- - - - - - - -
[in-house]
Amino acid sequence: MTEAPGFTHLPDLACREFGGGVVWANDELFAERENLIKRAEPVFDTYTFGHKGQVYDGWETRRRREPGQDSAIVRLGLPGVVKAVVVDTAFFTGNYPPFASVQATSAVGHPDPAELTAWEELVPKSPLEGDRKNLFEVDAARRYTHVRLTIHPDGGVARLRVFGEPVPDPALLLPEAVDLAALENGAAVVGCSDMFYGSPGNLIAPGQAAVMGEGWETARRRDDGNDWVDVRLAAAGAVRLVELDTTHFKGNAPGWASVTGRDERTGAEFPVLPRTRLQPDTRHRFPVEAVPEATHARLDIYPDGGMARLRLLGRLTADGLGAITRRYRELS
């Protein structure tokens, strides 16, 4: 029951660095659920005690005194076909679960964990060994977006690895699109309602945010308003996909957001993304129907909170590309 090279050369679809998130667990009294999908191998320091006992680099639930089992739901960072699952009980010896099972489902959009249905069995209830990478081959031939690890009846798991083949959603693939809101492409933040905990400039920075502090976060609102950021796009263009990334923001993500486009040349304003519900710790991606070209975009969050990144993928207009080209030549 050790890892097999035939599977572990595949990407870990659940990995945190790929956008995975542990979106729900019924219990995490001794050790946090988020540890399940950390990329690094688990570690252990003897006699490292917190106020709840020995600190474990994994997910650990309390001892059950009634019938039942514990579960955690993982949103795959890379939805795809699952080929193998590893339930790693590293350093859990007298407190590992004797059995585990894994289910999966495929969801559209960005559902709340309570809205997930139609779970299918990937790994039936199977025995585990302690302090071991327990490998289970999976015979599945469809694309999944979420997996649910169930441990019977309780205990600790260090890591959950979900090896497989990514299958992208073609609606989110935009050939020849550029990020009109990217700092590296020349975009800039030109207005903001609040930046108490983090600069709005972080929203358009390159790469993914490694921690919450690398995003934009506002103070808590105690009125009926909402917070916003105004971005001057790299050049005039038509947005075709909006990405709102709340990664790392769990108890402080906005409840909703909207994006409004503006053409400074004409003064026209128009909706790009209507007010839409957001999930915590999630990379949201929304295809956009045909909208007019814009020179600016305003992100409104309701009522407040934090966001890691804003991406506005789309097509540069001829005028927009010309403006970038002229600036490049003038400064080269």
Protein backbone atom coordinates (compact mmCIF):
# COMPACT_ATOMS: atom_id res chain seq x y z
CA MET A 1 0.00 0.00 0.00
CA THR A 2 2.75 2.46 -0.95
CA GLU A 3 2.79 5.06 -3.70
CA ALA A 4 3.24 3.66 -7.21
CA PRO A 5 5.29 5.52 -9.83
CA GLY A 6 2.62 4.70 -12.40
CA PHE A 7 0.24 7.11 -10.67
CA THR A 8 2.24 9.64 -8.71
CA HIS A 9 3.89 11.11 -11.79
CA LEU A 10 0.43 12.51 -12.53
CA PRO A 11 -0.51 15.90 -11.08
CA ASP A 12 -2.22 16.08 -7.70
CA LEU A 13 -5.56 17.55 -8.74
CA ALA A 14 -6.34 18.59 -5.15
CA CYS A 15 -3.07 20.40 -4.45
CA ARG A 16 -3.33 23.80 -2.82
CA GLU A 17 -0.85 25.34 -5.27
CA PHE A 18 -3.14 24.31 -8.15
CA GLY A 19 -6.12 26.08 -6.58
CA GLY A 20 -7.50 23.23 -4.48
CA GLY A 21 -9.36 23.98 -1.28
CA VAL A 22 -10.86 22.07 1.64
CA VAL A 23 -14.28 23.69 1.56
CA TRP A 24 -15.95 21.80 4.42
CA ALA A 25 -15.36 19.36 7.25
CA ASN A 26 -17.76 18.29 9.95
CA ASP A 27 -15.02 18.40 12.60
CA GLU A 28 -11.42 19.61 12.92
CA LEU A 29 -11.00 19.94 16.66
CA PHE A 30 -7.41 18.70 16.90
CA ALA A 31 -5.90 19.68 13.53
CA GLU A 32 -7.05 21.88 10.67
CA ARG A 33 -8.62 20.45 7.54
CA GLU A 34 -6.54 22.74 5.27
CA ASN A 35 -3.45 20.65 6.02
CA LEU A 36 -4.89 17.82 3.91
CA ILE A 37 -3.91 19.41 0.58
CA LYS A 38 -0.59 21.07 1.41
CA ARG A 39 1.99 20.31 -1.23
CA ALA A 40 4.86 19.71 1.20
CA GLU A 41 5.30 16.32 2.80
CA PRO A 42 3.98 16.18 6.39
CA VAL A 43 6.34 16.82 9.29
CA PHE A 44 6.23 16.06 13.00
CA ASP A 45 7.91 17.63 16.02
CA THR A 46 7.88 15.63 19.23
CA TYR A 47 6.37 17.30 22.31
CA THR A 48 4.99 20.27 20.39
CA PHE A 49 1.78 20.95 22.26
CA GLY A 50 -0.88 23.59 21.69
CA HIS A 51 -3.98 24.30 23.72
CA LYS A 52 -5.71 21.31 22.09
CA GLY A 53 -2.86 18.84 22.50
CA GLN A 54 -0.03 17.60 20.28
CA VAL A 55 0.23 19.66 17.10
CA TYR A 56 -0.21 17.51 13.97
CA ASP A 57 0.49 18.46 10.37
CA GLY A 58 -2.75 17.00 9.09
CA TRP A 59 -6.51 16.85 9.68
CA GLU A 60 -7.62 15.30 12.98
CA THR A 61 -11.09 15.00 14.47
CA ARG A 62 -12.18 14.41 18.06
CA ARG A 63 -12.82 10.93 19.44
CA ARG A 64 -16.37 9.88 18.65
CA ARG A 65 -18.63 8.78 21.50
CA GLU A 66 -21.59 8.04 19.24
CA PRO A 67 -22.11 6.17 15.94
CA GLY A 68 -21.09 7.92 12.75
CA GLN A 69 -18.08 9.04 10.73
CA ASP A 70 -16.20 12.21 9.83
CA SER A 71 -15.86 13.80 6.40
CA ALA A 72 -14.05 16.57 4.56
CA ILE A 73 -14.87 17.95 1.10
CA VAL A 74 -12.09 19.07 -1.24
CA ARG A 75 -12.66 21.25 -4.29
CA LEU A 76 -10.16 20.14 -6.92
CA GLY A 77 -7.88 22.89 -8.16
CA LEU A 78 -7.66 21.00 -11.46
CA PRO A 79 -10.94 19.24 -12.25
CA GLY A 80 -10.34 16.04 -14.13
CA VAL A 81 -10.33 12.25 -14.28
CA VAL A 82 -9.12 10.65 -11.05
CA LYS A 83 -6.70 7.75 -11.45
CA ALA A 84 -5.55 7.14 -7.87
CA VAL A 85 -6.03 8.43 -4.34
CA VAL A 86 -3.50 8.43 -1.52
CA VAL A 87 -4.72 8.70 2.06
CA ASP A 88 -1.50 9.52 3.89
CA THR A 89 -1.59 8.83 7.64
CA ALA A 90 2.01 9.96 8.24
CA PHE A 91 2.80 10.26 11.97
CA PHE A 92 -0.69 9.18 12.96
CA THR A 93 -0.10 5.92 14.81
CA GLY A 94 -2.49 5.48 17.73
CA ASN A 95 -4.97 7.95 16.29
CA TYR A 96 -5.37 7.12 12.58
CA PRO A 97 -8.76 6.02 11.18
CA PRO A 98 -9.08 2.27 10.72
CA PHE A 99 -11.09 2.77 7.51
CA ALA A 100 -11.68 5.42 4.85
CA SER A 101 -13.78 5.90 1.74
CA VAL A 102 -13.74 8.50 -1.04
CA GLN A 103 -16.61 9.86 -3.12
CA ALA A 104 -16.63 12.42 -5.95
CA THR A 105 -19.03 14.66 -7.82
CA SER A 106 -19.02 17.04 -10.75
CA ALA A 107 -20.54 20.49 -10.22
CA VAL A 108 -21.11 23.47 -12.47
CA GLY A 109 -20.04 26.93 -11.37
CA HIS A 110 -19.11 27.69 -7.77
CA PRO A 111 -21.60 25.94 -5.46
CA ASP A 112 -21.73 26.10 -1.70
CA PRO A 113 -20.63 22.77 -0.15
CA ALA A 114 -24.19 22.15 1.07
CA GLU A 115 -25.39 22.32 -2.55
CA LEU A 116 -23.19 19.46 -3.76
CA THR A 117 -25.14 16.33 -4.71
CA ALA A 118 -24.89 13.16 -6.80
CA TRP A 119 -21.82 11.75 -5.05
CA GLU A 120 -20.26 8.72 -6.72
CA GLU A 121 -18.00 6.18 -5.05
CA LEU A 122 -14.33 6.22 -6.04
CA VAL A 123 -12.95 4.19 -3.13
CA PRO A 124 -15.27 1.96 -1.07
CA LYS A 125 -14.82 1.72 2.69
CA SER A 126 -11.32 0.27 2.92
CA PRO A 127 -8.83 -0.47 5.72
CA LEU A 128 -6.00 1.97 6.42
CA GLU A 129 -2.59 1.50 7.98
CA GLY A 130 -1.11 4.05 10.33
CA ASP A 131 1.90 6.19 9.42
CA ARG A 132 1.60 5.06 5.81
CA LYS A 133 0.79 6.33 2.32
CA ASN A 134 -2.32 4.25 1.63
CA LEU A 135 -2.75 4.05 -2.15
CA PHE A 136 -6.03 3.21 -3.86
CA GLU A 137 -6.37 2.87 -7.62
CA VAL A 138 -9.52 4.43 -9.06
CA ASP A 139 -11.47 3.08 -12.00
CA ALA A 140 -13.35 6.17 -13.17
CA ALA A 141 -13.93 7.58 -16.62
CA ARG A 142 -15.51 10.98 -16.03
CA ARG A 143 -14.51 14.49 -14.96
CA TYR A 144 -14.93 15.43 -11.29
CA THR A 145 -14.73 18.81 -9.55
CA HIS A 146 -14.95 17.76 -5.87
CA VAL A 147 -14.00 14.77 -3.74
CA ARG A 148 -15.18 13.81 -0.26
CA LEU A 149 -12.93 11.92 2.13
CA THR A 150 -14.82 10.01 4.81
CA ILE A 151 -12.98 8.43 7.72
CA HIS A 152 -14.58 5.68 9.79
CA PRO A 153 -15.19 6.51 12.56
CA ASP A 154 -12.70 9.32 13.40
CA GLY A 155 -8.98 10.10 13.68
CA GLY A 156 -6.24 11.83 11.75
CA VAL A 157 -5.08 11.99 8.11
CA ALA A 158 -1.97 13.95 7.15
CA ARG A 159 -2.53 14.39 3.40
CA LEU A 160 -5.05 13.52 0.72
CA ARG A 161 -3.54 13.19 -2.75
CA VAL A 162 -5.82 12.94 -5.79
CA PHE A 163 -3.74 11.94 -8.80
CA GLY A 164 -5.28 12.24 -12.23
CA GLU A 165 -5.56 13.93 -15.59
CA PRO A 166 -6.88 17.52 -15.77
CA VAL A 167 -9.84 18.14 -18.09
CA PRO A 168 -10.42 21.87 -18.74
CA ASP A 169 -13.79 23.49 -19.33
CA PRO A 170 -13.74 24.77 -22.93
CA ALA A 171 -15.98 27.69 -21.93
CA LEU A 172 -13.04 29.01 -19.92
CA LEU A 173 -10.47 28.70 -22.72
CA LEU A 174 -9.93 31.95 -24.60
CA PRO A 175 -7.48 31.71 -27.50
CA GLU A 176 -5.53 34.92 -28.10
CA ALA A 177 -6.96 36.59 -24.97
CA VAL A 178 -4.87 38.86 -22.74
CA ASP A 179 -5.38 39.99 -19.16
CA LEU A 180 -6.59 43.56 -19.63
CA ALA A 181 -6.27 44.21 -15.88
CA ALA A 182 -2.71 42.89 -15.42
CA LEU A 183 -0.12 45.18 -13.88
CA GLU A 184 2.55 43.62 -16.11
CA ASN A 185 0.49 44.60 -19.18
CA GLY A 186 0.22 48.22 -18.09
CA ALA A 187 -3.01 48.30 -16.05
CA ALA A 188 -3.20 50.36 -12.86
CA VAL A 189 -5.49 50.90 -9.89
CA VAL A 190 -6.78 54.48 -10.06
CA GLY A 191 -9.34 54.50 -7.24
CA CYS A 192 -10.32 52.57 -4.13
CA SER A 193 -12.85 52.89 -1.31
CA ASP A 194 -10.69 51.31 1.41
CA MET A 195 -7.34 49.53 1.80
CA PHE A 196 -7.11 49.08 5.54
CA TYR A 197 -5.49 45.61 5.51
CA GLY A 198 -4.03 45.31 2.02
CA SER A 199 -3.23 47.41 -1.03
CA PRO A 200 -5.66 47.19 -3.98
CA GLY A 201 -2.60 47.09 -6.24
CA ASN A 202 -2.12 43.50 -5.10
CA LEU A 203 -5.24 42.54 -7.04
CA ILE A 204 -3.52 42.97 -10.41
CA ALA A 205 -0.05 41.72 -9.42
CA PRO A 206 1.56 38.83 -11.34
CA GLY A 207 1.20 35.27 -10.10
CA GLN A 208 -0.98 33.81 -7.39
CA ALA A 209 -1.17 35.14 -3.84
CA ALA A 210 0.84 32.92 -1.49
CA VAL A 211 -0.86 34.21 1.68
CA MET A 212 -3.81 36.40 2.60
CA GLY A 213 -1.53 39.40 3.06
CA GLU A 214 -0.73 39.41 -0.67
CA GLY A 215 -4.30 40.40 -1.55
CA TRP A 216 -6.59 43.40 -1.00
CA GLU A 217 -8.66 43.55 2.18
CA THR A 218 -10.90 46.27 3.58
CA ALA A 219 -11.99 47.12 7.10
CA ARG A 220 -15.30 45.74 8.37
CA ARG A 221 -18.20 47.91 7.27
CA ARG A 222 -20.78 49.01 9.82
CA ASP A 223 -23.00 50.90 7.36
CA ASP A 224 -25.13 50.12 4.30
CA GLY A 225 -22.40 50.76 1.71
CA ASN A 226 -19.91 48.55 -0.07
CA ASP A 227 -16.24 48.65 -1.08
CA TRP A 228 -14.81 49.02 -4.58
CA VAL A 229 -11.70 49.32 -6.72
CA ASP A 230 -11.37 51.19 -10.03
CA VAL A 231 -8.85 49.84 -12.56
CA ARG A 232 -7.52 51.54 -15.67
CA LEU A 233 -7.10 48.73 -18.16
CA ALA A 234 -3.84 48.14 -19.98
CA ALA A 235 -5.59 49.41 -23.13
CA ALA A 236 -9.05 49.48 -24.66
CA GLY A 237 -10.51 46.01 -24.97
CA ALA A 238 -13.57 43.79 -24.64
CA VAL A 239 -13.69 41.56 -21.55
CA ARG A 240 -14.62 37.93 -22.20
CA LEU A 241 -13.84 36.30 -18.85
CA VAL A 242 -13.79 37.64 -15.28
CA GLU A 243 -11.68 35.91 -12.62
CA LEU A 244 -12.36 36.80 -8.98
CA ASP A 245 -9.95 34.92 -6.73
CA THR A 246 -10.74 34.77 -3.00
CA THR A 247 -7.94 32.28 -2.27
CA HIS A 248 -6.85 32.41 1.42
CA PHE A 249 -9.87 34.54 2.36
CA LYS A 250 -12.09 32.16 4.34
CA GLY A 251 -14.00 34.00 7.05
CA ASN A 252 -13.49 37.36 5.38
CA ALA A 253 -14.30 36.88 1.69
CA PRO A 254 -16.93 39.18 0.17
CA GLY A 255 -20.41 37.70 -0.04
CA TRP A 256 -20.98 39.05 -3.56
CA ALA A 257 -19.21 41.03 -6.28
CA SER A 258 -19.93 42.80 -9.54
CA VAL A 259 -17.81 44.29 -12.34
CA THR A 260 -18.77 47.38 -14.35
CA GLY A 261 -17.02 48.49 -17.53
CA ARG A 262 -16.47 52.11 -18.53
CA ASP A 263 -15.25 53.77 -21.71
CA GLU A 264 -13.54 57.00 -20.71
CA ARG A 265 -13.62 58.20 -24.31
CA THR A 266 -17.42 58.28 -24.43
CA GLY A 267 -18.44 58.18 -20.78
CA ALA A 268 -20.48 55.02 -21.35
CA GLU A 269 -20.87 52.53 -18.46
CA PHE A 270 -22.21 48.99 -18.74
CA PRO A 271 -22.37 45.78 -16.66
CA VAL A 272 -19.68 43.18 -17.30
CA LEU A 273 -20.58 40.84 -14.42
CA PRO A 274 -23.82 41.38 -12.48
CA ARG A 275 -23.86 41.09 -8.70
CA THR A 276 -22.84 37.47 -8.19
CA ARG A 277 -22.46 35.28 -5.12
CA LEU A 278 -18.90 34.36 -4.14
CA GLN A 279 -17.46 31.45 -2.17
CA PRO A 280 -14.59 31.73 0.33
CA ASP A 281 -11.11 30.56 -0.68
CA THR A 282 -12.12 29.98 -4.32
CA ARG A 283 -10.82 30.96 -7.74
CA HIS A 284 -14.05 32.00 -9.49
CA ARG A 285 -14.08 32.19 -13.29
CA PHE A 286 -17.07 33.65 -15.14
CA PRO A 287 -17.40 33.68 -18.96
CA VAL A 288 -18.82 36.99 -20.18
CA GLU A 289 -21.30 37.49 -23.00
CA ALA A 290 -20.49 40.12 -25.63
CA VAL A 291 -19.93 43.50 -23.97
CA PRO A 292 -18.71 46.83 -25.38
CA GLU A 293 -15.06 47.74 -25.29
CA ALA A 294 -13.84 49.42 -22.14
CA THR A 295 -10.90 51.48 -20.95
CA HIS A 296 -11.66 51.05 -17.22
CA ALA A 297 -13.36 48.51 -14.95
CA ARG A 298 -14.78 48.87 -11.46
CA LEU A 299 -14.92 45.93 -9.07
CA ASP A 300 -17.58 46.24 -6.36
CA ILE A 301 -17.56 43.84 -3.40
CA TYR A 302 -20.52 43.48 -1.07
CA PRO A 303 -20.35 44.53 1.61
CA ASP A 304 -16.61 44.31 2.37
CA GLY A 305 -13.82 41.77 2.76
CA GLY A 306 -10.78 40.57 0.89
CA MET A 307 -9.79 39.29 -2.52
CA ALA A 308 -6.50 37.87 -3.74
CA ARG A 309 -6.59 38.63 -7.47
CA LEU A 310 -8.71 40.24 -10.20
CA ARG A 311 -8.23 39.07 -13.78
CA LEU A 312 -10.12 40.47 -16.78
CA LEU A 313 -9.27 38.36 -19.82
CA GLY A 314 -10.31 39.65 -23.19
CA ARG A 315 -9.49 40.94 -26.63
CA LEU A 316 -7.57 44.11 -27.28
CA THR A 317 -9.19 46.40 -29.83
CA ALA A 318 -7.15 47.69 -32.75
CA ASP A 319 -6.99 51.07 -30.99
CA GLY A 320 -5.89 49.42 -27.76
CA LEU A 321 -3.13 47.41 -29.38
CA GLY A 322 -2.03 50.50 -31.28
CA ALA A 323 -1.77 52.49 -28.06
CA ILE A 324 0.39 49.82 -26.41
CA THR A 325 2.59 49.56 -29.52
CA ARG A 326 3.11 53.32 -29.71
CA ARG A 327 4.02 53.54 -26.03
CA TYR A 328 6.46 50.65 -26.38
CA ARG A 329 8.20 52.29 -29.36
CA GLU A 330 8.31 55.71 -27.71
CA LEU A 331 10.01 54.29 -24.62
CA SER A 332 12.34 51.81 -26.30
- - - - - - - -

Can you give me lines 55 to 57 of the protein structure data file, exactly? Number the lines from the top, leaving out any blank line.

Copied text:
CA GLY A 50 -0.88 23.59 21.69
CA HIS A 51 -3.98 24.30 23.72
CA LYS A 52 -5.71 21.31 22.09